Grassroots community leaders indicated that young people are easily recruited into crime and violent extremism largely due to unemployment and poverty related challenges as well as the allure of alternative justice avenues for actual/perceived historical injustices and a sense of belonging, recognition and identity for disenfranchised groups. In other cases, radicalized youth graduate from petty crime to join these organized criminal groups because they offer forms of support that meet their material and socio-psychological needs, e.g., money, protection, identity and solidarity.
A core component of community resilience is women, a group that Secretary General Guterres specially recognized in his remarks at the conference. They are the mothers of, and amongst the, young people who suffer exclusion from political and economic process, including by missing out on national identity cards, who then end up feeling disenfranchised and disempowered. They are also the victims of terrorist attacks. Against this background, women are showing up to engage with local leaders and young people, as experienced in the API focus group, to fight against exclusion, marginalization, inequality and abuse – the underlying conditions that lead many to radicalization and conflict.
These underlying causes of radicalization, and the evolving recruitment and deployment tactics of terrorists, demand a proactive redesign of countering violent extremism (CVE) such that other than pure hard-line enforcement, there is a wholistic approach facilitated by proper funding, respect for human rights and political will backing, that is deployed to address the root causes of youth radicalization, terrorism and conflict. For example, a hard-line enforcement, uninformed by respect for human rights, has resulted in resentful portions of the population arising from negative profiling on grounds of religion and ethnicity.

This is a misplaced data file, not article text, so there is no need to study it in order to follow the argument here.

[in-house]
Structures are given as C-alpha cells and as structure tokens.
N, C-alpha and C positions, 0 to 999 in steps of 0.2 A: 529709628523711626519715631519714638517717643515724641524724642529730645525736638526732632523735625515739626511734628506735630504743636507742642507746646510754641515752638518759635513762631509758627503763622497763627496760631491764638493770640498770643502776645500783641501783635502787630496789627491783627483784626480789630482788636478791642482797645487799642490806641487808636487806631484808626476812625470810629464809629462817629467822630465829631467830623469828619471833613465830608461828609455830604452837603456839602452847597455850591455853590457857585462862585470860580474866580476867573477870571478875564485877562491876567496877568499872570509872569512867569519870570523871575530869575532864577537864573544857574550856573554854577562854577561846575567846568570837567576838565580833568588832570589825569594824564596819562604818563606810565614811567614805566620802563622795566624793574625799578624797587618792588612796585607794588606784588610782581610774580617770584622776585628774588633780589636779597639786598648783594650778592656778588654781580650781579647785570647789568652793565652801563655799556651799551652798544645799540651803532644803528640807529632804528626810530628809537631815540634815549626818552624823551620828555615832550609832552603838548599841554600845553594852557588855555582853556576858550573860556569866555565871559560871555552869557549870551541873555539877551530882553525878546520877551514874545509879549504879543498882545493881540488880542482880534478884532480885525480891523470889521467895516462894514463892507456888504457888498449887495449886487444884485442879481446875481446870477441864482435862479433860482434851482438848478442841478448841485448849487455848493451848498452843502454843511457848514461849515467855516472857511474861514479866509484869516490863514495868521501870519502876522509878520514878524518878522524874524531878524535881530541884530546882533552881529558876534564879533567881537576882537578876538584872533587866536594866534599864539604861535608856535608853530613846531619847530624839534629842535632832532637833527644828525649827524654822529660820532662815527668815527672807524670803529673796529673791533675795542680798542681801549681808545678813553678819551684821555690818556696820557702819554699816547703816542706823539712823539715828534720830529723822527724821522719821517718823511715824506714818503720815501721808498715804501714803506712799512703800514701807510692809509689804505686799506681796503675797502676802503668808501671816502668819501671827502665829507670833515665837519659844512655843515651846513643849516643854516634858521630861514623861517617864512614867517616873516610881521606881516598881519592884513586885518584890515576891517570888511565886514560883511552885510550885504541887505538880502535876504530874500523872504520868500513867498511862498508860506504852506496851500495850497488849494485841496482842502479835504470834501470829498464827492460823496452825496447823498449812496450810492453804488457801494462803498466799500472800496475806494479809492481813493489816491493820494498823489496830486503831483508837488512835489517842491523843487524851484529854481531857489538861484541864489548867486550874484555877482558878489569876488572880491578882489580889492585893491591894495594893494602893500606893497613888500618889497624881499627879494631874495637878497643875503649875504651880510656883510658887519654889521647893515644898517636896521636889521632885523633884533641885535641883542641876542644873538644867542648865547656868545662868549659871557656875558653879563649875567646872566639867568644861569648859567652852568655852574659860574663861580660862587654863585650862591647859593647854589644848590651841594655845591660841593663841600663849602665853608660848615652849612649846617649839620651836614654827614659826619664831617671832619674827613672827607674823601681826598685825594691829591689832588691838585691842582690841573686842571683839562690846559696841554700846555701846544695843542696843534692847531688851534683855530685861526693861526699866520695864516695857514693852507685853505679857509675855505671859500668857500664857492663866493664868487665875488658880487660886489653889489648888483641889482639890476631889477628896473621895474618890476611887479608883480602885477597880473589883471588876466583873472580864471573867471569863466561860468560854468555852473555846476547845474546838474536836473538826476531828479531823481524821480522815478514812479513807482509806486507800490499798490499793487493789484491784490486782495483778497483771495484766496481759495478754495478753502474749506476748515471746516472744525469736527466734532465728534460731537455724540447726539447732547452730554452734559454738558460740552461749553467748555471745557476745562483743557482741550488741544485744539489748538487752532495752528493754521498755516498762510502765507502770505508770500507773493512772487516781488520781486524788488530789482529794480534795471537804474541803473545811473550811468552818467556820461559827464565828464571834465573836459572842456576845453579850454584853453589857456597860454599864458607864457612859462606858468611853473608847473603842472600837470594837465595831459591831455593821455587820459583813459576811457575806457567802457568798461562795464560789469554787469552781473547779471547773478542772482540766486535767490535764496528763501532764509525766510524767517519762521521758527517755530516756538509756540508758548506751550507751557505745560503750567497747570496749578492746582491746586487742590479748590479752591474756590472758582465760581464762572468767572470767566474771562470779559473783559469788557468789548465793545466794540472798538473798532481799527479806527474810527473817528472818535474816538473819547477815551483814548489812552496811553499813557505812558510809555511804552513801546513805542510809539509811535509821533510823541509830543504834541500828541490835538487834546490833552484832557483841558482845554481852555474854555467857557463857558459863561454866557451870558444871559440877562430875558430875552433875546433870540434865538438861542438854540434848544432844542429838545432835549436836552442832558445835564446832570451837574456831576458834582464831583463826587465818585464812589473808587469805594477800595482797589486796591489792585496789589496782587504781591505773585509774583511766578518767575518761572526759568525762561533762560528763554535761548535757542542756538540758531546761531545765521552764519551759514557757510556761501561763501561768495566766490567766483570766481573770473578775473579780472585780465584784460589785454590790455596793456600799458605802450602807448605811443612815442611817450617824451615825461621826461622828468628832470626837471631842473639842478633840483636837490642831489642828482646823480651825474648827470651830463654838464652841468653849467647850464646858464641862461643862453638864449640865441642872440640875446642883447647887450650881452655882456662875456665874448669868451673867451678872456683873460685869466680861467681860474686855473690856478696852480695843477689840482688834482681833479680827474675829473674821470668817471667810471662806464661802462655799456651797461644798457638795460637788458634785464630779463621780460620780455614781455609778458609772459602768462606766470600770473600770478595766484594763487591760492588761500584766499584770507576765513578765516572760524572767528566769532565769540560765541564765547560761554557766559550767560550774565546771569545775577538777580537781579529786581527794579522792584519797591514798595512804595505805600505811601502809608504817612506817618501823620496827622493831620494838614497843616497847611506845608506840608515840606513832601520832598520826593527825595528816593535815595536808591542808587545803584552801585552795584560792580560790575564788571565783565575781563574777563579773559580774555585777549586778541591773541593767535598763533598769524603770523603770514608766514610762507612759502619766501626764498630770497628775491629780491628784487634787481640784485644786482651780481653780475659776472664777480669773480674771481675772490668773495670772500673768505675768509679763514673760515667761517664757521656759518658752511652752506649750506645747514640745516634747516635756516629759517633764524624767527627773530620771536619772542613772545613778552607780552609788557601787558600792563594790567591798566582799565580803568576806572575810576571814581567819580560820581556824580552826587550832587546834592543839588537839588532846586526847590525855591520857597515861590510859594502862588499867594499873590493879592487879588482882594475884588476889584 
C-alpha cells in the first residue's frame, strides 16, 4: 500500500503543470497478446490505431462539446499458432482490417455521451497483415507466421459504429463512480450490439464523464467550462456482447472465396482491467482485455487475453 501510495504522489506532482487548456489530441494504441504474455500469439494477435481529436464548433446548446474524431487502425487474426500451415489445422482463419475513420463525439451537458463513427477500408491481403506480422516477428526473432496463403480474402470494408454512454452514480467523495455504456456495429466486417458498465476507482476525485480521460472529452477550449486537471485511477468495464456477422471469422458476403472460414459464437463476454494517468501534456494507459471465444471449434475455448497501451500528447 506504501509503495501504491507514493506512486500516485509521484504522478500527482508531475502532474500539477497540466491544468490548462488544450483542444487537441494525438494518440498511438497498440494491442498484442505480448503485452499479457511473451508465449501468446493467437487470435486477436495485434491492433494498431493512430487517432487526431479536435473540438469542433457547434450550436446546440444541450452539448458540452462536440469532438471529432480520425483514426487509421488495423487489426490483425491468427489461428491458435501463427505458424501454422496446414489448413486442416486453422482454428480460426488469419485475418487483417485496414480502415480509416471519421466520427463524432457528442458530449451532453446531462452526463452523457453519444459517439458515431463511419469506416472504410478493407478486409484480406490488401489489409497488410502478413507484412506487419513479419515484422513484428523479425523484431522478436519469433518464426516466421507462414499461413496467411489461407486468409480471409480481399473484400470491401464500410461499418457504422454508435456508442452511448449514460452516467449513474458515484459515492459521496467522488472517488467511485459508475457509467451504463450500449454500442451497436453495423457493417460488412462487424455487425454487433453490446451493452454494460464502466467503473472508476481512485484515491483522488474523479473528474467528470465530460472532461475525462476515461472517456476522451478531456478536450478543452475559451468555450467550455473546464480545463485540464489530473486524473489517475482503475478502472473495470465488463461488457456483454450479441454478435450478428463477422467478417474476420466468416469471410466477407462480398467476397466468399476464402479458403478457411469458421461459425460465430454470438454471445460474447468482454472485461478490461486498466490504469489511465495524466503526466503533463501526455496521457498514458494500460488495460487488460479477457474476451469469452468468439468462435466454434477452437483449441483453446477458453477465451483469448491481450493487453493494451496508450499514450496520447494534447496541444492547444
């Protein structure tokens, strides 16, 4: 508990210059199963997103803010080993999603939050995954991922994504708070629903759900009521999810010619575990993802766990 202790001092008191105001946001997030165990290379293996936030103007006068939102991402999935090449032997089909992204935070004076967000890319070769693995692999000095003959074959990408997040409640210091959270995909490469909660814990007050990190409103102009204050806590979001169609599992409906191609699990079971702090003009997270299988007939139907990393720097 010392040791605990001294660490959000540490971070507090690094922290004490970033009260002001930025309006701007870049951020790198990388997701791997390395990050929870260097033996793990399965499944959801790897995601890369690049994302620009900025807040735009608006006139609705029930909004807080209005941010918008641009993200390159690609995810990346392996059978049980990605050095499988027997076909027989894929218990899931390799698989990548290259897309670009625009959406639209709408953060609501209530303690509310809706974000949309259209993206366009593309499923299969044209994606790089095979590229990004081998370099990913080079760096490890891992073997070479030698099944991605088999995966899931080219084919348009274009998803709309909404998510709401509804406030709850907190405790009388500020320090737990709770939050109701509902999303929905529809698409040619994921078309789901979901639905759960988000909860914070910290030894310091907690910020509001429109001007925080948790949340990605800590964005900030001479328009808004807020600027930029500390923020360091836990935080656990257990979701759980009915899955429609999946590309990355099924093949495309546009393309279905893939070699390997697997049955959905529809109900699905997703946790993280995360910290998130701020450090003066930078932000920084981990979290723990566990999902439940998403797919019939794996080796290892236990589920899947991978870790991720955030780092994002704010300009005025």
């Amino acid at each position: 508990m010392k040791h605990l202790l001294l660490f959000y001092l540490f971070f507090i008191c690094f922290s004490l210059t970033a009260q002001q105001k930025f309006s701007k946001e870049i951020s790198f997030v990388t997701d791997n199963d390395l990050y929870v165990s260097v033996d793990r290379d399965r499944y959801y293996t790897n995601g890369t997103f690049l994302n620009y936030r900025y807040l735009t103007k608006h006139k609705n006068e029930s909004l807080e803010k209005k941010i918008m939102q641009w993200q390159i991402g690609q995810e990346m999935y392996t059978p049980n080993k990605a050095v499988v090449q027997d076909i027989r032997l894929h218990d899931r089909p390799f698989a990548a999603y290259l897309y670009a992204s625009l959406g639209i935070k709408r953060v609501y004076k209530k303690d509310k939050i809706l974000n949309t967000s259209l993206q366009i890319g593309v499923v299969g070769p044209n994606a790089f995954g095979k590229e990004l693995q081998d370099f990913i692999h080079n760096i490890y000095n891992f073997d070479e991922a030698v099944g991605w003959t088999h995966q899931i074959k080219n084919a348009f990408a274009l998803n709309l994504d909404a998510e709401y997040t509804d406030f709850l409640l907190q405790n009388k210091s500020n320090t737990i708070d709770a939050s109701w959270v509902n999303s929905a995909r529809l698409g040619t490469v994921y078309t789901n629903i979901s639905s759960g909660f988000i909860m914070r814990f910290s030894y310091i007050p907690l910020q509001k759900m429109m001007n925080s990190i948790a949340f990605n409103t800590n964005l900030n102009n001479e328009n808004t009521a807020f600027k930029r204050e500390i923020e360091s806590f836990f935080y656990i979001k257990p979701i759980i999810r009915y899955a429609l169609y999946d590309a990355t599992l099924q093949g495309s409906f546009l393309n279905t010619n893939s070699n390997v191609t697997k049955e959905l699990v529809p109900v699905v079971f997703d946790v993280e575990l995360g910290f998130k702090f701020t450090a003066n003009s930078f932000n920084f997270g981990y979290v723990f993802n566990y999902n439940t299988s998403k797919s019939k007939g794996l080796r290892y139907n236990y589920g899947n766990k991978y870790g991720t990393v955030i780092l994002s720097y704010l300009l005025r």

The API focus group discussions noted that new approaches to CVE include challenging cultures, values and norms that normalize violence, demobilizing organized gangs, strengthening institutions mandated to prevent violence, enhancing trust between government actors and citizens, and the use of data for evidence based countering of violent extremism. Also, the approach should include promoting lasting peace amongst conflicting groups such as through cross-faith-led get-togethers, encouraging community-led solutions that are context and reality checked and that boost community resilience, intentional and responsive investment in youth empowerment, upholding human rights including by eliminating extra-judicial killings and targeted criminal profiling, and deployment of a comprehensive framework for rehabilitation of victims as well as rehabilitation and reintegration mechanisms geared toward helping individuals who desert criminal groups.
As noted by Secretary General Guterres, Africa is the new frontline of counter-terrorism. With robust international support as well as bottom up solutions from local communities, there’s a real chance to effectively tackle terrorism and spread of violent extremism.
By George Nyongesa
Senior Associate, Africa Policy Institute (Nairobi, Kenya).